OWASSO -- To be a member of the Owasso High School band members takes precision, discipline, a high standard of excellence and pride.
The Pride of Owasso has been preparing for the 2013 band season for weeks, practicing several hours each day.
“We have high expectations, and the students live up to them,” said assistant band director Chris Harris said. “And they understand that self-discipline is the biggest part of that.”
Because of that self-discipline and hard work, the band has been recognized on a number of national platforms, including five invitations to the Rose Parade. And now the band is preparing to perform on the international stage.
March 17, 2014, the Pride of Owasso will perform with high school, college and professional bands from around the globe at the St. Patrick’s Day Parade in Dublin, Ireland.
“We’re known nationally for sure with our band program, and the fact that internationally people would be reaching out to us, that means a lot,” Harris said.
Only a handful of the bands that apply for a spot in the annual parade are chosen. Harris said the selection process was based on a submitted video and previous reputation.
This is Owasso’s second invitation to participate in the parade. The last time was about 30 years ago.
“We were ecstatic; we were just very excited when we learned we were going to be able to march in Ireland for the second time,” said Jacob White, Pride of Owasso band member. “It’s a great honor.”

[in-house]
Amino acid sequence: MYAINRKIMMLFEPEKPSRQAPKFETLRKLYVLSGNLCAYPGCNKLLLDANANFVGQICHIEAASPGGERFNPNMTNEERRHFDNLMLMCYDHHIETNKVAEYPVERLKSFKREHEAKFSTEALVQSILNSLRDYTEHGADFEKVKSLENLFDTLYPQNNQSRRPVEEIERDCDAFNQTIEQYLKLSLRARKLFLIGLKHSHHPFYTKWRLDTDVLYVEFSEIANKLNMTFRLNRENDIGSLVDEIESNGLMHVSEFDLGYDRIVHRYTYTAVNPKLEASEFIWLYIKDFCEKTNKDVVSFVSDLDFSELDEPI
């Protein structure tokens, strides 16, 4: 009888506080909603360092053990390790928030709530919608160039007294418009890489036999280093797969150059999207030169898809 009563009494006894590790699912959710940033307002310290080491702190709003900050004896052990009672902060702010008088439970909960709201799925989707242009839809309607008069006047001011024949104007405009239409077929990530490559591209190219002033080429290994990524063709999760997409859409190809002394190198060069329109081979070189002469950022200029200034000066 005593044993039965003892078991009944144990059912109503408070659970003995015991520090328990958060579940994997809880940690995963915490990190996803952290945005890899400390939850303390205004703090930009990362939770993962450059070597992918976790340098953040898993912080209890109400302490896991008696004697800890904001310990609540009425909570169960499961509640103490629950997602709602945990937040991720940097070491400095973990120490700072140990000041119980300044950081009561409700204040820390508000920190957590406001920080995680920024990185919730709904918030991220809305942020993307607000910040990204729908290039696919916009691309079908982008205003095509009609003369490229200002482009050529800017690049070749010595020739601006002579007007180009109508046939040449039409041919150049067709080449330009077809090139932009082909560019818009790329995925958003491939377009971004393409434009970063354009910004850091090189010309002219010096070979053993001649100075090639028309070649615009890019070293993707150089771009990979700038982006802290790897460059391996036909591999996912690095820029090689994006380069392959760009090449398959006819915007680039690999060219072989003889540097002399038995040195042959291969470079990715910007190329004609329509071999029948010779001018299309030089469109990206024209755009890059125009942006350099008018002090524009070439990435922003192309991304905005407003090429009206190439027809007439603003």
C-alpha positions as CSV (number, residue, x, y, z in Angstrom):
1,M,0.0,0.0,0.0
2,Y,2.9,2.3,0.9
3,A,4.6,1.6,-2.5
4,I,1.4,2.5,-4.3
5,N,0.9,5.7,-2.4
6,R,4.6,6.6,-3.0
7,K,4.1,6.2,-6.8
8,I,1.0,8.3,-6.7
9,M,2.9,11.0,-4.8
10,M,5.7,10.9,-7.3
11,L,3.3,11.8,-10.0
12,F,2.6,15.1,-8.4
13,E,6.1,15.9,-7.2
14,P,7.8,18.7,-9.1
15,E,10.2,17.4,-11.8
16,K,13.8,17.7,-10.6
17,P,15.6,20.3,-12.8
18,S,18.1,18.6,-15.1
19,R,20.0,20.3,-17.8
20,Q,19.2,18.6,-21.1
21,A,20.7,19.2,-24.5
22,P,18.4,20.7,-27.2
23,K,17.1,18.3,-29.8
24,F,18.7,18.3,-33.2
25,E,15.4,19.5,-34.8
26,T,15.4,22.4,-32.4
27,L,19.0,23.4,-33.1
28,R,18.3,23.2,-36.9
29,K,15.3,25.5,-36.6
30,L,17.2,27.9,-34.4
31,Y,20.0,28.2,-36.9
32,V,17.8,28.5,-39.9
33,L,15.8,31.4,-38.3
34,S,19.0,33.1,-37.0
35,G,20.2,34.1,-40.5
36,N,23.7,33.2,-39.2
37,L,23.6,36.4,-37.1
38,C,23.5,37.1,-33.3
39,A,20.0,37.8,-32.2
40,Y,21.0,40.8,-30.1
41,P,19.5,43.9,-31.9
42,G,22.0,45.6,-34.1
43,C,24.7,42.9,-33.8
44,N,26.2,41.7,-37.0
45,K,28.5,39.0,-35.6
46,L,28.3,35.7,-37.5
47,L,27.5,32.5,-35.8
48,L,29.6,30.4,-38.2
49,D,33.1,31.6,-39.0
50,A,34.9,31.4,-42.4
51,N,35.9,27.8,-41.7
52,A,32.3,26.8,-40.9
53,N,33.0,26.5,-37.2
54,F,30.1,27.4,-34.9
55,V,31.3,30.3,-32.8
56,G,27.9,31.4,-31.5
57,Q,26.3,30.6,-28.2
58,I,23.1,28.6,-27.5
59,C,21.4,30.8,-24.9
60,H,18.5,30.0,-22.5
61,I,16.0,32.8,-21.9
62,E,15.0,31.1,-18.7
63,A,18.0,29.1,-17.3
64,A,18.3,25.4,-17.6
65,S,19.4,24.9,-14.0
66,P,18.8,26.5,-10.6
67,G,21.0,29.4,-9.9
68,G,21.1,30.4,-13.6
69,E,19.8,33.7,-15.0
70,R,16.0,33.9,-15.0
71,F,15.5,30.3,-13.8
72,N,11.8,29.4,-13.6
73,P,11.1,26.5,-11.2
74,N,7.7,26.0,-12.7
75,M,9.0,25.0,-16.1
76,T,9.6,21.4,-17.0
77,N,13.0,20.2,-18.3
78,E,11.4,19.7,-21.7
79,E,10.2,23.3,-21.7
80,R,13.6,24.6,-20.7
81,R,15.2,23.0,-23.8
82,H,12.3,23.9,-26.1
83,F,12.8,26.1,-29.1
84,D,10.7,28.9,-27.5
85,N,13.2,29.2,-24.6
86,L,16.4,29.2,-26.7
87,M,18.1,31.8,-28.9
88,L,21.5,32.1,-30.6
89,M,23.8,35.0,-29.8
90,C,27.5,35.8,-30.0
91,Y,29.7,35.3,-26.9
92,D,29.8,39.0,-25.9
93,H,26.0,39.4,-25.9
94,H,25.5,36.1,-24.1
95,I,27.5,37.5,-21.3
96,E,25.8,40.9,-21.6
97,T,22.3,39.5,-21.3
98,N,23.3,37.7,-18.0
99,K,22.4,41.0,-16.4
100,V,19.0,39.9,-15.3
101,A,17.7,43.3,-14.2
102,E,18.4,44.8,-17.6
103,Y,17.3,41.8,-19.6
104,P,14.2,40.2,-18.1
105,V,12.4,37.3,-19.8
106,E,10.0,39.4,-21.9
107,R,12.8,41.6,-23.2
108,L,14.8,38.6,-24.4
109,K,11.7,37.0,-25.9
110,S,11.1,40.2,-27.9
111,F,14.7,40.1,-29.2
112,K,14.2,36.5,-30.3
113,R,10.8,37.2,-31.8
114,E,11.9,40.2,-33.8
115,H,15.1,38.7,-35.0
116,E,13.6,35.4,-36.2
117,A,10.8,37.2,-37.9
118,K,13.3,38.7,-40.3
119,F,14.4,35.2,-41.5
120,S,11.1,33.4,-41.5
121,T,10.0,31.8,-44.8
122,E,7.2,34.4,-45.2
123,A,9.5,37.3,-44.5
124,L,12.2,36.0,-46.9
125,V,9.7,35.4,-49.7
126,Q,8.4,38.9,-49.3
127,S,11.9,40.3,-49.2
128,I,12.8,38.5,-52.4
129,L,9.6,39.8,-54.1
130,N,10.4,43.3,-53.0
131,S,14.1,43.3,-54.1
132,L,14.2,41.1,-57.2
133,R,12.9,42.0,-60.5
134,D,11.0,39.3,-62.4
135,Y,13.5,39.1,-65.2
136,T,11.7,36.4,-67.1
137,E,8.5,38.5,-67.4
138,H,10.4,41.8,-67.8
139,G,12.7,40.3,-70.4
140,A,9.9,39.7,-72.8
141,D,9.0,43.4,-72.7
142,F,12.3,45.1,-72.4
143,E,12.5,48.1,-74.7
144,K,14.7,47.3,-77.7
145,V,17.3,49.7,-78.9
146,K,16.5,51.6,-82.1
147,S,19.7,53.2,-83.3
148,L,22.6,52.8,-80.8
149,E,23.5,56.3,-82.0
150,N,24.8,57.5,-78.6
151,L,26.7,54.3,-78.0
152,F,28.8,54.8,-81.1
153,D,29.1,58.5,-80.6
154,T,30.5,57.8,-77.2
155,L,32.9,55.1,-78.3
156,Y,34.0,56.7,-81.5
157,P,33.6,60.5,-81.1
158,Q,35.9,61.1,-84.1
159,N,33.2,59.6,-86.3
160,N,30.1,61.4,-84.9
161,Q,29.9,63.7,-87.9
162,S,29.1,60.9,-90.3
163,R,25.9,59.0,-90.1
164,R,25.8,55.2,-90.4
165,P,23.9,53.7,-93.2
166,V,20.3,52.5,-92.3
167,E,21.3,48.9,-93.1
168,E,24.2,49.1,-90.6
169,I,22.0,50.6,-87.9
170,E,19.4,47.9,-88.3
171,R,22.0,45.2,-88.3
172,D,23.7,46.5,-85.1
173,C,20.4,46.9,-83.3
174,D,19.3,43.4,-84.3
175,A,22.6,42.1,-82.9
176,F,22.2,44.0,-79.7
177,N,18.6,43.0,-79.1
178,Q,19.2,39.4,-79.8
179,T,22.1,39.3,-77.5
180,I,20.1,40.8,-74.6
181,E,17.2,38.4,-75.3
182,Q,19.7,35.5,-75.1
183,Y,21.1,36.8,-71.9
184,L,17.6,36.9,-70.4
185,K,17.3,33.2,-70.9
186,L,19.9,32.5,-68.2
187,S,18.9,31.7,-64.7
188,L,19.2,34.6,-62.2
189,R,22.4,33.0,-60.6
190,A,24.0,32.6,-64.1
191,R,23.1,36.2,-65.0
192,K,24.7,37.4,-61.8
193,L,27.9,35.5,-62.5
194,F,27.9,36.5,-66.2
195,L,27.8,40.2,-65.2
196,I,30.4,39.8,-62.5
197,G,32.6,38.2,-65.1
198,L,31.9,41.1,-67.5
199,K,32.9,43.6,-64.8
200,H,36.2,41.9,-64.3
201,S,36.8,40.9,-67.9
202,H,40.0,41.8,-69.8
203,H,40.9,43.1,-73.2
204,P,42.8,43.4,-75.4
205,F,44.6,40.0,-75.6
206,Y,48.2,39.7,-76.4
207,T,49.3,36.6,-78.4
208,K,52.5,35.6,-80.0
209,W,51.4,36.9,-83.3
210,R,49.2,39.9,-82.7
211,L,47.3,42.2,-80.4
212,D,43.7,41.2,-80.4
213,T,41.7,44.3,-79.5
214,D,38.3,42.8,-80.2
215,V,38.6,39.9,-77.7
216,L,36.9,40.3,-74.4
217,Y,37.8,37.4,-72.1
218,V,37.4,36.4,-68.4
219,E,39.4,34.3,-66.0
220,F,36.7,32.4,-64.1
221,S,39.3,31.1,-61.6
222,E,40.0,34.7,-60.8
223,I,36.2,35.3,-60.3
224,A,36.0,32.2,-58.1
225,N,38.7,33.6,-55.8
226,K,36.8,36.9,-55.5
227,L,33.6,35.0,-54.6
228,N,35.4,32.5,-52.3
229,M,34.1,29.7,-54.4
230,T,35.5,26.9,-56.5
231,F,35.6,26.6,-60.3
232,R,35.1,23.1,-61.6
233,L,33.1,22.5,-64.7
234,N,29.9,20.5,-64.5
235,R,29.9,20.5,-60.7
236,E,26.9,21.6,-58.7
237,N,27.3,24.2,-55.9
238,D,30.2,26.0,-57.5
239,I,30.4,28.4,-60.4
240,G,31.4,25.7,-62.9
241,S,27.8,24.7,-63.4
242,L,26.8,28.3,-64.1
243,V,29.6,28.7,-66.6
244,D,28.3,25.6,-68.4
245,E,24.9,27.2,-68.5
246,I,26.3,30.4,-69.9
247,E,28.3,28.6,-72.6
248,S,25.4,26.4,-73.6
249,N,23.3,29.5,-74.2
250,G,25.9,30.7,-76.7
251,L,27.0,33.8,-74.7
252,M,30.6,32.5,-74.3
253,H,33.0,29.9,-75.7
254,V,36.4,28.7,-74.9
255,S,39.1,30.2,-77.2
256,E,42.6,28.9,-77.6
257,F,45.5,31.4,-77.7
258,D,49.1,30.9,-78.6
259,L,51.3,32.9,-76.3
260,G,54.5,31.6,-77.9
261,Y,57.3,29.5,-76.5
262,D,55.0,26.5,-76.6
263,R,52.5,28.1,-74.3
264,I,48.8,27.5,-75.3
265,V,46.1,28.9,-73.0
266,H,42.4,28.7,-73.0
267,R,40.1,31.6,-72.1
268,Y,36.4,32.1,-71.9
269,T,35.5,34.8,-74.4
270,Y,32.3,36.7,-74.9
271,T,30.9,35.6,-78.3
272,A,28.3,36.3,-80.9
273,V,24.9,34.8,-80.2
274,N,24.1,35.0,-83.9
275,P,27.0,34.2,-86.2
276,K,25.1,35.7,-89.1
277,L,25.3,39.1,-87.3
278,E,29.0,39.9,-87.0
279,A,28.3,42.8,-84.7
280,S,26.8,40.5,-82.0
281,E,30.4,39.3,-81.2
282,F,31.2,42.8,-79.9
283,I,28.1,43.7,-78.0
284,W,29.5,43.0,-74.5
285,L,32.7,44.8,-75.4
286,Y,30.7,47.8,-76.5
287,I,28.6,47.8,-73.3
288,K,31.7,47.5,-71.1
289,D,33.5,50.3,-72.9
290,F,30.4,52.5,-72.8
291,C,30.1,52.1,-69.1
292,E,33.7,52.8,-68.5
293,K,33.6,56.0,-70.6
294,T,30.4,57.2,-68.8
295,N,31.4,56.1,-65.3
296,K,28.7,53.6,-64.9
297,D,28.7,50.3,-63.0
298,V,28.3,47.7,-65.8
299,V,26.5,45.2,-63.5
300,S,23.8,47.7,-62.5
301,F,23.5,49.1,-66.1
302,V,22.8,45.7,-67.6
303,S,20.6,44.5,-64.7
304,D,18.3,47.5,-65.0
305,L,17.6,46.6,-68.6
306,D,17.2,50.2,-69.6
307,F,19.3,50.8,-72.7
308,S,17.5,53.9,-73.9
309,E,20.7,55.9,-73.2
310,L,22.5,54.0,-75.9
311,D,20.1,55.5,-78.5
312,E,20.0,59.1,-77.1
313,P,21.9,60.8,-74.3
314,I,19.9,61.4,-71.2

Senior Jacob Aunko has been in the Owasso band all four years of his high school career, and he says it is opportunities like this that make him proud to be an OHS Ram.
“Being a part of this band is something special. It’s about being a family and being as one,” Aunko said. “I am really excited for what this program has got in store for me this year, the goals that are being set. That we have the ability of accomplishing this year.”
Preparing for the big day will require many hours of practice.
“It is not an easy activity to participate in,” Harris said. “Everyone is in the starting line-up. Nobody is sitting out, so everybody has got to do their job. The kids absolutely come to work, and they love what they do and that shows through the self-discipline.”
But in the end, the, perhaps, once-in-a-lifetime chance to perform on an international platform and travel to Dublin will be well worth the time invested.
“They put so much time in here,” Harris said. “They have four short years to be in the high school marching band and then it’s over … So in that short time they have, we want them to get as much recognition as they can.”
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